- Companies will invest money into your Acorns account for trying their products or for buying products on their website.
College and graduate students, note that Acorns is free for you with a valid .edu address for up to four years from date of registration. This is a huge advantage for students starting to save.
The issue with Acorns for non-college students starting to save is that it charges a $1 a month fee resulting in $12 a year. If you only save $120 in the account that is a hefty 10% fee. I’d say you want to aim to get around $2,400 to get the fee in line with most robo advisors.
Recently, Acorns announced a retirement account feature, Acorns Later. Users can open an Individual Retirement Account (IRA) that will deduct an amount as little as $5 from their paycheck.
So what is the difference between Stash vs. Acorns? In some ways, Stash is Acorns’ younger, sexier sibling. While there are lots of similarities, there are some alluring features to Stash that may or may not be better for you.
Like Acorns, you will receive $5 to invest (and so will this blog) when you use this link.
Stash does not use a round up feature like Acorns. Instead, you can put in weekly amounts or use their Smart-Save feature which “finds” spare cash for you to invest. I simply contribute the same amount each week.
What I like about Stash is the broad and simple value-based investment themes it offers savers.
Want to invest in an index fund of companies that support reduced carbon emissions, LGBT rights, clean energy? Note that these ETFs are likely available at your brokerage. However, Stash makes it easy for you to buy fractional shares of those indices made up of companies with those values.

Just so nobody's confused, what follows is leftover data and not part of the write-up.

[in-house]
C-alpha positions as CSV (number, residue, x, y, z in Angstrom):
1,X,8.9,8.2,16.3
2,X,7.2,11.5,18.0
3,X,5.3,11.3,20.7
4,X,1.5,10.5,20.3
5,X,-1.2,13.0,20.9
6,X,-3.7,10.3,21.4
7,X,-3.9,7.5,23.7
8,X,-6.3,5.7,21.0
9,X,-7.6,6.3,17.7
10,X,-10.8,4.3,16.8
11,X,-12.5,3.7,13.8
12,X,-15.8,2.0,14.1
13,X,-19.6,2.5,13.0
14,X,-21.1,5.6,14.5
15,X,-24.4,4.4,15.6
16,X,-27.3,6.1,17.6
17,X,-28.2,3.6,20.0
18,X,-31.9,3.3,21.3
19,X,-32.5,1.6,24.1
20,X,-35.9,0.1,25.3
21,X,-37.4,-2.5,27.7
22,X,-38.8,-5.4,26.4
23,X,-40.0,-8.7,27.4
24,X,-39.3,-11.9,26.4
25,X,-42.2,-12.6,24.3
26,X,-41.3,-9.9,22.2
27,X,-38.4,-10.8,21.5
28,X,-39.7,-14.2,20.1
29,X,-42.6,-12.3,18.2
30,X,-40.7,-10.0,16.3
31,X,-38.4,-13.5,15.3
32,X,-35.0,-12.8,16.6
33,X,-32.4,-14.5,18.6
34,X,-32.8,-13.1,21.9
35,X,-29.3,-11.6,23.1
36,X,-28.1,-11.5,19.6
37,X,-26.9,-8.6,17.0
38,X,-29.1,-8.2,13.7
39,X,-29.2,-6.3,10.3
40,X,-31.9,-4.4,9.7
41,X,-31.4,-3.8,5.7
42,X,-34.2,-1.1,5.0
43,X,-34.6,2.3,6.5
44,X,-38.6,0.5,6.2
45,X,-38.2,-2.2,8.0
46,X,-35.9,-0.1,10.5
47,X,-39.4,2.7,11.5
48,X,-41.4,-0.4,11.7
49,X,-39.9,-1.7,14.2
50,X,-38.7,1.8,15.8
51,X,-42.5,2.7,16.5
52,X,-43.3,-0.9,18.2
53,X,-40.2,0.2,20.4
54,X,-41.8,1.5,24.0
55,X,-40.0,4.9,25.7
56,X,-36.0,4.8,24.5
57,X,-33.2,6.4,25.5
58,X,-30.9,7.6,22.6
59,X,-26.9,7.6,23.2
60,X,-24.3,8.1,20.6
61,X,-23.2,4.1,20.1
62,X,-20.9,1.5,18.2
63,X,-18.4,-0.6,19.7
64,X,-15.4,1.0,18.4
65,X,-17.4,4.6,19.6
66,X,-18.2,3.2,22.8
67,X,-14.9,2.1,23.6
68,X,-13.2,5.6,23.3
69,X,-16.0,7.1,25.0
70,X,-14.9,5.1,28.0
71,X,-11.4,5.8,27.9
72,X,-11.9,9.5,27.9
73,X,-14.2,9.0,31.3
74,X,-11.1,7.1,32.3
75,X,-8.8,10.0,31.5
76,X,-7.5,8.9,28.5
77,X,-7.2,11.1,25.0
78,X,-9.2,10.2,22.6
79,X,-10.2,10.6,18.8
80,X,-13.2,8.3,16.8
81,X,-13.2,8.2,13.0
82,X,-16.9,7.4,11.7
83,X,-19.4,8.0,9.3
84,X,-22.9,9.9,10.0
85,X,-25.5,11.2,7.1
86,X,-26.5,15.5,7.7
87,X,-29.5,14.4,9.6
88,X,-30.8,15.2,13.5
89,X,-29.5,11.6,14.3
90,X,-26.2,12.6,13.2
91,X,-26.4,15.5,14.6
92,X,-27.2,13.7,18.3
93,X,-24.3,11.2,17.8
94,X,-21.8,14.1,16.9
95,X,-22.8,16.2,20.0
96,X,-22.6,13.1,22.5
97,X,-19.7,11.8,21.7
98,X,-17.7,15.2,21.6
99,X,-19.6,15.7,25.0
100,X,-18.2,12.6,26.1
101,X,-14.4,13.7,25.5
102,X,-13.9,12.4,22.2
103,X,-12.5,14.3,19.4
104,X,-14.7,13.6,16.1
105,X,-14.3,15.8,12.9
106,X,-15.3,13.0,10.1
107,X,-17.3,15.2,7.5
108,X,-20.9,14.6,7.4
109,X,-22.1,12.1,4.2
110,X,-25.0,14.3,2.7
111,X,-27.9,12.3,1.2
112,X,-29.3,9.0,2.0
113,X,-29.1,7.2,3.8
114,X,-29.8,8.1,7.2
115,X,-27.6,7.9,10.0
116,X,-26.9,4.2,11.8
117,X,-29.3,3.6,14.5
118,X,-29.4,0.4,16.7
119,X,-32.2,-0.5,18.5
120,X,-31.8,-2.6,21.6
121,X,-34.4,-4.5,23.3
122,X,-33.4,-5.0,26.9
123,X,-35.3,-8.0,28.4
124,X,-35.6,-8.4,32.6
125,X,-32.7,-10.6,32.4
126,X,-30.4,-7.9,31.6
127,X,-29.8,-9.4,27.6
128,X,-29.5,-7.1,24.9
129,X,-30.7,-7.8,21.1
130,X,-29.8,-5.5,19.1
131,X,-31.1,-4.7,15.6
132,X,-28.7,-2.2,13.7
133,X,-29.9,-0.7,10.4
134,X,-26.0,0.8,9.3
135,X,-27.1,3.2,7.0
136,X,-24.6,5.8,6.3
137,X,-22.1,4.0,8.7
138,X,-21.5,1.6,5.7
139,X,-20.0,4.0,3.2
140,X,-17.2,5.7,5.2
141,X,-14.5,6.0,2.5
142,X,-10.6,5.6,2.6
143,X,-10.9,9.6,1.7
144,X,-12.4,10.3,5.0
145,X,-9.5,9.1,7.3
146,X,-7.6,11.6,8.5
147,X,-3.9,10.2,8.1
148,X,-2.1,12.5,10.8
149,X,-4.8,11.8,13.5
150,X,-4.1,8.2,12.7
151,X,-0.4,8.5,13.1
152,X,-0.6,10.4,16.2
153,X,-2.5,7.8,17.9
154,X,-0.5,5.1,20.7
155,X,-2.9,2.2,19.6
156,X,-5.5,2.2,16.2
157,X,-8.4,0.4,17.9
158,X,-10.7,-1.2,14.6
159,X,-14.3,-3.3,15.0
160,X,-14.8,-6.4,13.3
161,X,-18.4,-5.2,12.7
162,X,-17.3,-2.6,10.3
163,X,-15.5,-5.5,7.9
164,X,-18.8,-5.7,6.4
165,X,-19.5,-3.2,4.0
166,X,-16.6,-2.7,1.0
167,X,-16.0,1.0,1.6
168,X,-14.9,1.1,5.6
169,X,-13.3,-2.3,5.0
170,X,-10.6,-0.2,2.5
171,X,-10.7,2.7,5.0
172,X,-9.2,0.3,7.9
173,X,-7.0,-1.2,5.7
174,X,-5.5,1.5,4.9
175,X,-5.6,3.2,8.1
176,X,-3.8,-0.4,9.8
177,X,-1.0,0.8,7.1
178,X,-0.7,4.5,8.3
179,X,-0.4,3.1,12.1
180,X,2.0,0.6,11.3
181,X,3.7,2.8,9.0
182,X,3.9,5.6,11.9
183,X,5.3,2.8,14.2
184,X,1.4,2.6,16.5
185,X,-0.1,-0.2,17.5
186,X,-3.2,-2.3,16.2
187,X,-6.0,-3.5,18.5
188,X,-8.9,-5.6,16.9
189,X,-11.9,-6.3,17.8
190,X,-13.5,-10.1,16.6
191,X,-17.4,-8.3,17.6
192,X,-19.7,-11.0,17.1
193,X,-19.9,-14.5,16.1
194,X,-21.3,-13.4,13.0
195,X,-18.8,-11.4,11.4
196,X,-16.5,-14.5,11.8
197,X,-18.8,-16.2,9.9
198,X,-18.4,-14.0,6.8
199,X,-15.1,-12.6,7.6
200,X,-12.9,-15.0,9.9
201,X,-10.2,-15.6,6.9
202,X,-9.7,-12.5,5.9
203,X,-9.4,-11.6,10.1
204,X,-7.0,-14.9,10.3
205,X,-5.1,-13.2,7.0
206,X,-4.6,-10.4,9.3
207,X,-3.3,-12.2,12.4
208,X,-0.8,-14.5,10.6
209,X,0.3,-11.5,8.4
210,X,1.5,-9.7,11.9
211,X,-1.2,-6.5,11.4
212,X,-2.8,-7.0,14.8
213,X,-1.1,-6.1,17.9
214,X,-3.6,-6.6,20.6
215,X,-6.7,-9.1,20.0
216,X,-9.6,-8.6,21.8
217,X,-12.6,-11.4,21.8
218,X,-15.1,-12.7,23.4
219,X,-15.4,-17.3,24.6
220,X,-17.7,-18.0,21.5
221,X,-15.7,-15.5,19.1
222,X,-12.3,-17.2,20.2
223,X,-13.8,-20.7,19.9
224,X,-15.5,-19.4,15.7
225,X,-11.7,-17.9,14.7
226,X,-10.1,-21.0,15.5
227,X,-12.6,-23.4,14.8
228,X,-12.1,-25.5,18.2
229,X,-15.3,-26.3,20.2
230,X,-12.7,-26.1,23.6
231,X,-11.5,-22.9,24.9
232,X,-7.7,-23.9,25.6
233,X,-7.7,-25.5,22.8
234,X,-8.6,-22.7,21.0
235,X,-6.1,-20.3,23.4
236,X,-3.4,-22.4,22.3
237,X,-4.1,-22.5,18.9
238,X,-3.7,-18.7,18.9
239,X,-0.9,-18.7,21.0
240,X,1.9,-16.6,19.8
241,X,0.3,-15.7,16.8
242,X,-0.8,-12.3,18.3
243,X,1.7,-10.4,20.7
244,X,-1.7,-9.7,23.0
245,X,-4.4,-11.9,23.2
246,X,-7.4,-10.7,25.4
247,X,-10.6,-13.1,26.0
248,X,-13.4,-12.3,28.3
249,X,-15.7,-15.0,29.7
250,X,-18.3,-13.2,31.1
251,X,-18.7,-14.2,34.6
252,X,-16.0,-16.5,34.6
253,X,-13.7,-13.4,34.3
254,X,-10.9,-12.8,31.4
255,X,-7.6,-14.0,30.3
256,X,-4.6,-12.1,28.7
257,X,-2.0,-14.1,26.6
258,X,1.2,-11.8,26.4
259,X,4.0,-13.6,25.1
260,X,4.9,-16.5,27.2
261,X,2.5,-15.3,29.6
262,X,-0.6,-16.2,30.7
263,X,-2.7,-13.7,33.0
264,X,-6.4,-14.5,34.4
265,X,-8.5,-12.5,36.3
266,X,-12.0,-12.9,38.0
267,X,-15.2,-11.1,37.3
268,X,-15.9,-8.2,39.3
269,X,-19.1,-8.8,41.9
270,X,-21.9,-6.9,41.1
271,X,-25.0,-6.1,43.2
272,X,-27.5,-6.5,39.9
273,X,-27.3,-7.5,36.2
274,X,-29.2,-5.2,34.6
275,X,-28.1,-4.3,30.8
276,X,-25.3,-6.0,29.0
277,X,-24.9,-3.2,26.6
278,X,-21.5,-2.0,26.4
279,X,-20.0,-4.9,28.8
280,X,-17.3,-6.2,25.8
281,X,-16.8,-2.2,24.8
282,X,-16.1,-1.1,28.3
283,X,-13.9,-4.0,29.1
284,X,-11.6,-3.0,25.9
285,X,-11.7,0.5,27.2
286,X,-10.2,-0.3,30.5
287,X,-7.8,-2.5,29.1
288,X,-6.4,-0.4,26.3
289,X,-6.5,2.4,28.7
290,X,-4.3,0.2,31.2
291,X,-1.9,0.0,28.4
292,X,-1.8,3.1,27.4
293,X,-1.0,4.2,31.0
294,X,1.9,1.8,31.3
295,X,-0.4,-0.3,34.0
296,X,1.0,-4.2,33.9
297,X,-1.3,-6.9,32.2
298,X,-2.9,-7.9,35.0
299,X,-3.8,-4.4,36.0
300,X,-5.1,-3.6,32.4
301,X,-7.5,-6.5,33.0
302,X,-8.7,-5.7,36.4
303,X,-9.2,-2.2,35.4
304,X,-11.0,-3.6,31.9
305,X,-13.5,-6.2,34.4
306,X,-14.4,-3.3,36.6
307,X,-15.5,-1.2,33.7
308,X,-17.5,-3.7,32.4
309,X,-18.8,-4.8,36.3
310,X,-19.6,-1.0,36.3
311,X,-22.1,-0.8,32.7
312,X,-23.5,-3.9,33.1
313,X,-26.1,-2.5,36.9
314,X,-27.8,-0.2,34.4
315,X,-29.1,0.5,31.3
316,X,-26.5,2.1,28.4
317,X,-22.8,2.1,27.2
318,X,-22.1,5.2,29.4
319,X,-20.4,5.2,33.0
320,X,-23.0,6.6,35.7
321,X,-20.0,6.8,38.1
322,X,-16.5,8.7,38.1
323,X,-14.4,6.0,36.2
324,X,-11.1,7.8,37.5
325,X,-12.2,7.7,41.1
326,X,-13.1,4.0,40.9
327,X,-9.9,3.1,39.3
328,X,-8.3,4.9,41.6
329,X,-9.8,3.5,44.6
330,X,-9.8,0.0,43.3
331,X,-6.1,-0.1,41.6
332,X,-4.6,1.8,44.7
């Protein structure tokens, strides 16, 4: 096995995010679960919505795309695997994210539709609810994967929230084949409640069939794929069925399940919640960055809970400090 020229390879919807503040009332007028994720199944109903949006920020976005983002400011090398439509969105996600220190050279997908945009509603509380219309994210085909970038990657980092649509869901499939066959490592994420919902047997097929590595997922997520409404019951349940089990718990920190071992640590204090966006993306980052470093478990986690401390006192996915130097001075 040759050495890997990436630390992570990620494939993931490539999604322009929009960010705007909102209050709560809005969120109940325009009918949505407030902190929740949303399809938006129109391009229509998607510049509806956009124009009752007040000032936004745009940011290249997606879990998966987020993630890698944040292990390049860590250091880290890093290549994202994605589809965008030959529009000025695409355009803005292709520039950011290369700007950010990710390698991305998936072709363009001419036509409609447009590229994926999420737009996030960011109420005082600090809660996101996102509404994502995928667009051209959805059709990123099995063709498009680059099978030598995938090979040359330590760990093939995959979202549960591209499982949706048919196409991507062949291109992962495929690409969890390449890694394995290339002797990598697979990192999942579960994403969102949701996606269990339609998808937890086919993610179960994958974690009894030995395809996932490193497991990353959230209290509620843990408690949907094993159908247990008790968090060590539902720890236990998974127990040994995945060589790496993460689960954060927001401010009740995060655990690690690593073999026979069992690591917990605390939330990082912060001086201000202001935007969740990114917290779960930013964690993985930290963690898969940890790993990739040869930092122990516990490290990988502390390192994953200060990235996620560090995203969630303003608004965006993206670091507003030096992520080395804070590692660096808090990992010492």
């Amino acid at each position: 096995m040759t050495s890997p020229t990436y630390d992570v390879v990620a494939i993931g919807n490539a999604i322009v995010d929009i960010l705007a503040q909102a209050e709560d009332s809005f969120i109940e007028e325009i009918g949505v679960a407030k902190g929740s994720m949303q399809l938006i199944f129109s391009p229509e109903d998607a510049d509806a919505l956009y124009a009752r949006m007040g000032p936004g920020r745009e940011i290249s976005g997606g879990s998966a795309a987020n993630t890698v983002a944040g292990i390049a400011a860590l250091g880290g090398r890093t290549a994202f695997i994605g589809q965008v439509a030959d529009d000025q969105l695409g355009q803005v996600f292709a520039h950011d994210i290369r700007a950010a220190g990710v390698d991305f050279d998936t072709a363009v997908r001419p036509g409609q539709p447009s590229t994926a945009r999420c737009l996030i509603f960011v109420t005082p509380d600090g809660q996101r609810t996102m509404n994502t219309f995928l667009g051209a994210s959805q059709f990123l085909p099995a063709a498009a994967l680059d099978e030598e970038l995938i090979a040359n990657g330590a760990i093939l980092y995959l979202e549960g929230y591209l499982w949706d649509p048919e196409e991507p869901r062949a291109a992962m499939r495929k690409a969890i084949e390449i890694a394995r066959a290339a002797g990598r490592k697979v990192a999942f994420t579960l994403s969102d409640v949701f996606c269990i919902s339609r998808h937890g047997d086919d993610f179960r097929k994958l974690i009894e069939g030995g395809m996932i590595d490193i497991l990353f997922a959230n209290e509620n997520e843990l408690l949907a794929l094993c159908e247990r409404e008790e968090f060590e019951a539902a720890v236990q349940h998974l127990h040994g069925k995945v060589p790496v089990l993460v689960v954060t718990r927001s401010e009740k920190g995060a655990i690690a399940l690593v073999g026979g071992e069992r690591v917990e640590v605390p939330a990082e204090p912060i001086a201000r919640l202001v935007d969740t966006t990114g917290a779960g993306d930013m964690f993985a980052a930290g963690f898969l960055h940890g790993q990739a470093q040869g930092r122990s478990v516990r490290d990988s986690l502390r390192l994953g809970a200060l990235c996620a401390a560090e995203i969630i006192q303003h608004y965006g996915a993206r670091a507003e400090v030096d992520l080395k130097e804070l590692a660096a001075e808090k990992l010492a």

Stash also charges $1 per month (Stash Retire is $2 per month) so use the $5 to try it out for free for five months and/or get your account balance up. When your account is above $5,000, Stash charges 0.25% which is very competitive.
Stockpile seems to be geared toward kids and teens based on its user interface and gift card push. I would set up a custodial account for your kid(s) using Stockpile. The user interface is fun for kids and it is a good learning tool. You can also get grandma and grandpa to gift the kids stock or to buy them a physical gift card as a stocking stuffer or instead of putting a $20 bill in a birthday card. It’s an interesting concept that I think is best used for education of “second generation FIRE.”
Remember the moment of anticipation right before you would tear open a pack of trading cards? The possibilities were endless in the moment.
I am including Robinhood in my review simply to give you that feeling. You see, if you sign up for Robinhood you will get a free stock. You could get a star like Apple or a common like…well a lot of other stocks. You are most likely to get a common but it is really fun to have that moment of anticipation again.
Once you sign-up, refer your friends to get more free stocks.
Aside from the free stock aspect, Robinhood does not charge commissions. That would be great to a high-frequency trader but those pursuing FI are not high-frequency traders (and high-frequency traders need lighting fast execution that brokerages have access to).
So sum up, have fun getting your free stock and trying to get others to sign up so they can get one too. Takes you back to the good ‘old days of trading cards.